The Wolf of Wall Street: Review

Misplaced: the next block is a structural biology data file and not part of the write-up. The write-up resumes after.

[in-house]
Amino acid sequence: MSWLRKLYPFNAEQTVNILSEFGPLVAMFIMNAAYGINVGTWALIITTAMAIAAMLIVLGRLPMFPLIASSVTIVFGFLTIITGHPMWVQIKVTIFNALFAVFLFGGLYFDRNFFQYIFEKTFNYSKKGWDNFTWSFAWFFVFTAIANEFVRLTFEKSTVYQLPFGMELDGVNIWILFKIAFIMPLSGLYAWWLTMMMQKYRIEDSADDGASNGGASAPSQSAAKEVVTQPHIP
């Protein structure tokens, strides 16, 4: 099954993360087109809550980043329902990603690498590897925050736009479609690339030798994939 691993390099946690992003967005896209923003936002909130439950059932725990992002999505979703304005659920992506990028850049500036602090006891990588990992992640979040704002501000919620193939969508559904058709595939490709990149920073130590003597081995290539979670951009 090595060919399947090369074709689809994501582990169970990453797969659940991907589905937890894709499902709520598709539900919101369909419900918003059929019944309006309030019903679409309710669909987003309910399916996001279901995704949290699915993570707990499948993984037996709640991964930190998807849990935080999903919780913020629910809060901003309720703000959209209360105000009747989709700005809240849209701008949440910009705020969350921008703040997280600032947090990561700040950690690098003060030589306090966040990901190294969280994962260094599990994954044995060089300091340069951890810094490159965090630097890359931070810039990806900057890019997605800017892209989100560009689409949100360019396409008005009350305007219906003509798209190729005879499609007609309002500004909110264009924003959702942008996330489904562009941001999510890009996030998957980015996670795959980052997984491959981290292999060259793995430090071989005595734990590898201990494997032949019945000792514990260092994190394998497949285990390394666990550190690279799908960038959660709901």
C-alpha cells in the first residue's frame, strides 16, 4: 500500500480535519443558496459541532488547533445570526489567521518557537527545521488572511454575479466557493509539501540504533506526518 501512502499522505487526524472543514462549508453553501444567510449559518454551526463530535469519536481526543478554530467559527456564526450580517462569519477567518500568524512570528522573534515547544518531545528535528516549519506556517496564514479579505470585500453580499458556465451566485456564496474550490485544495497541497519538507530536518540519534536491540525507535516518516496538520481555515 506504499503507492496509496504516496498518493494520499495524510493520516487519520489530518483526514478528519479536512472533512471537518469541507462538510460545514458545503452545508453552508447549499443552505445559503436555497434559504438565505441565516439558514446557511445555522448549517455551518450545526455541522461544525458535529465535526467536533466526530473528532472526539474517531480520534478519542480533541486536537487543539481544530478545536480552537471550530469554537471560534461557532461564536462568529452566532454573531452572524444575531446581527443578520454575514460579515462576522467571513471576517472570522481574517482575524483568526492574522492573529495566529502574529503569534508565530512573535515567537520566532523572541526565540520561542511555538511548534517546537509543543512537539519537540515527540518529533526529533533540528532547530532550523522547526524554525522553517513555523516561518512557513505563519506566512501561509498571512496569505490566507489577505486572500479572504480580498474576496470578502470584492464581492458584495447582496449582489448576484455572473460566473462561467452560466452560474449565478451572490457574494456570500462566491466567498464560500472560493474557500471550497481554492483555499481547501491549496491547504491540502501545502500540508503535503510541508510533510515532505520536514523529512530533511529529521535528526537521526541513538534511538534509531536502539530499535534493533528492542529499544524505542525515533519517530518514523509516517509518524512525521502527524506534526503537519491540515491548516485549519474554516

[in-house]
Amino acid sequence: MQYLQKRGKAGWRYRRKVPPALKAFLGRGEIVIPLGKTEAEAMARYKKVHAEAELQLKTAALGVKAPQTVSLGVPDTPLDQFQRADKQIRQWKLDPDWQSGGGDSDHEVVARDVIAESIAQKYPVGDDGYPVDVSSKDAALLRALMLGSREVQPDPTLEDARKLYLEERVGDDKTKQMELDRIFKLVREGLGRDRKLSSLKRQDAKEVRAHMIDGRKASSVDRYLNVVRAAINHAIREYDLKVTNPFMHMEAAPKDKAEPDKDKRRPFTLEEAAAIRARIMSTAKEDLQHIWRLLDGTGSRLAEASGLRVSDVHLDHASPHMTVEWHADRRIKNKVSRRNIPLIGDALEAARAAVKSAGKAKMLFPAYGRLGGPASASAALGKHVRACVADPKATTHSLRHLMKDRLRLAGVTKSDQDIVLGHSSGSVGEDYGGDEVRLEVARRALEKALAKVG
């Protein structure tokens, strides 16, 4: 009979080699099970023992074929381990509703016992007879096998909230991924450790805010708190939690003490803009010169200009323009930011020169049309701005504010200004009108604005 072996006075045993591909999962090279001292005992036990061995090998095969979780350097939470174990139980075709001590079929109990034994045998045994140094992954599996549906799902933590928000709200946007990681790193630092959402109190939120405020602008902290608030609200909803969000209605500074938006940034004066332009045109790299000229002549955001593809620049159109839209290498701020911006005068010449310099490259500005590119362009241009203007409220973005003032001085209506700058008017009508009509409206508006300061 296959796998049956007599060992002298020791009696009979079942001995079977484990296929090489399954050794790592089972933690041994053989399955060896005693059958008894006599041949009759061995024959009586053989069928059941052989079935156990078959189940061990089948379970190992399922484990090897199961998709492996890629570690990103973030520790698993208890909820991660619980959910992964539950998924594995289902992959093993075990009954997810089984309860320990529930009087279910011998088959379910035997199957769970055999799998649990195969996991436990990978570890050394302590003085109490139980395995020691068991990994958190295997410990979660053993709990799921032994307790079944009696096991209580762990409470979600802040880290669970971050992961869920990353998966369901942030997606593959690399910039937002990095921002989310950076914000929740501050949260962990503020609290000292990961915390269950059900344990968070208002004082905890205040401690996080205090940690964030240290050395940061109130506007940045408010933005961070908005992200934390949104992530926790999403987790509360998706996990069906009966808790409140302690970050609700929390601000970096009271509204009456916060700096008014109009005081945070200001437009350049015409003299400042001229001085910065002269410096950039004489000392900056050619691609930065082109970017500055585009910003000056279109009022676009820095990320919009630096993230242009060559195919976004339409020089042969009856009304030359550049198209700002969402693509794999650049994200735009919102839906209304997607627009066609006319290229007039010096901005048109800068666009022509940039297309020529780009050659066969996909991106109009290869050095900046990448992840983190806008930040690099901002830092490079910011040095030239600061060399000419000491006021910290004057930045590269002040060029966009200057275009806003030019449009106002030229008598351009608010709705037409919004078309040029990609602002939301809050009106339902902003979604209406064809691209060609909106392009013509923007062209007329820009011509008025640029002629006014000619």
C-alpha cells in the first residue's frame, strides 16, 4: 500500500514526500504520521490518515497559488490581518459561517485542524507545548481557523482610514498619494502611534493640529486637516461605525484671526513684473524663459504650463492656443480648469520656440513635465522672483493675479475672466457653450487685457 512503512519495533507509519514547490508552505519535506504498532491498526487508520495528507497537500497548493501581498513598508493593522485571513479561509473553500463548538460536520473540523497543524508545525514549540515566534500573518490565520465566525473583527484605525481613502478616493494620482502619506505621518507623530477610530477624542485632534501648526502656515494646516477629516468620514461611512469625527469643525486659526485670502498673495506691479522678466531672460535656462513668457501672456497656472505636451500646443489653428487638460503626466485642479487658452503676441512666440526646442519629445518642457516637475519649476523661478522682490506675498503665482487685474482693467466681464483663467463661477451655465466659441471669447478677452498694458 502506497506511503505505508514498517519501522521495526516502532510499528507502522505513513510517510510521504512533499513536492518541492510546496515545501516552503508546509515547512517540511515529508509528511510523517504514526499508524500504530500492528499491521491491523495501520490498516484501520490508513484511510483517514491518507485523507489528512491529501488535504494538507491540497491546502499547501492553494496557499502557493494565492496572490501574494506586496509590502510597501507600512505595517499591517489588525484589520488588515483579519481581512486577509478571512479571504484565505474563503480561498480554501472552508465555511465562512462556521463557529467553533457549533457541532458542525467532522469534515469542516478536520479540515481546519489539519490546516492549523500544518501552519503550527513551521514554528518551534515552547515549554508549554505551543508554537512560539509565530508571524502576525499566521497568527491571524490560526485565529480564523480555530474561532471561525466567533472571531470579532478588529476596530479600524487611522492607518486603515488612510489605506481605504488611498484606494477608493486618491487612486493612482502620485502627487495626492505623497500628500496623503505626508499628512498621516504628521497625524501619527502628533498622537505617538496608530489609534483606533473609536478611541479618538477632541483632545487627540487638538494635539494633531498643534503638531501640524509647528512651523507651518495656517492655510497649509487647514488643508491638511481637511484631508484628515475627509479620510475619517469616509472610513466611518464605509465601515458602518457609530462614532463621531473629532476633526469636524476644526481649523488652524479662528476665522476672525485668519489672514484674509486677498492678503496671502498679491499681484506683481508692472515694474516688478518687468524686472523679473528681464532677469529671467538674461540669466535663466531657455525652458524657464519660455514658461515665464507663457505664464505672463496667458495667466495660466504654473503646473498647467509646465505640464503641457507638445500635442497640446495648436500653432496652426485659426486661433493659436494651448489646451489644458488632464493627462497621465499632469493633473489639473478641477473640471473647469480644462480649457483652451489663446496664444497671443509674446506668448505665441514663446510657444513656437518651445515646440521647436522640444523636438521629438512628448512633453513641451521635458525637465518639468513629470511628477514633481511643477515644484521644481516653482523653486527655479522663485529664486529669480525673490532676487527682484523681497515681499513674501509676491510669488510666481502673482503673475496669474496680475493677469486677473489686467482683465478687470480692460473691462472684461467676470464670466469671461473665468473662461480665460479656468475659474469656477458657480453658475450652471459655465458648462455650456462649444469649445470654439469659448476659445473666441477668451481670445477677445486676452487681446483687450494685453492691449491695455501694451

The Wolf of Wall Street is a screen realisation of the debauched exploits of late 80s, early 90s money addict, Jordan Belfort, charting his rise through the capitalistic malaise of the New York stock exchange, loosely based on Belfort’s memoirs. It depicts a deranged, hedonistic netherworld in which the protagonists revel in a truculent stupor, seemingly isolated from any concern bar the egotistical aggrandizement of economic elitism. Upon the backdrop of Manhattan’s iconic skyscrapers this detachment from reality is elaborated by HannaMatthew McConaughey’s character, as he relates the essential nature of the stock markets: they don’t exist. This is not real money, but a concocted sphere for a rapid rise. This piques Belfort, who at first, rather deceptively represents a quasi-Everyman. On his first day at the brokerage he is seemingly naïve to the ascribed fashions of a successful man in his rejection of the Martini fuelled lunch for the abstentious water and displays shock at the recreational drug dependency of Hanna, the satanic window to his own future. This innocence erodes and the corruption sets in as the film instead maintains a predominantly comic filter at the expense of creating a cautionary tale founded upon an inherently vindictive and evil lead figure: Belfort is no monk. We watch in awe as the film depicts the slimy Belfort’s move from a boycotted career on Wall Street (the first day of his licence coincides with 1987’s legendary Black Monday) to the establishment of his own shady venture, Stratton Oakmont, dealing in the corrupt inflation of worthless shares. Leonardo DiCaprio, rekindling the fruitful Scorcese-DiCaprio partnership, plays Belfort and it is testament to DiCaprio’s ability that as sole narrator he accompanies our trawl through this Faustian abyss for a full three hours without becoming a triflingly redundant bore distracting from the onscreen orgy. The key is not the behemoth running time, but the way in which this film tightropes between morality play and black comedy, without fulfilling either sufficiently.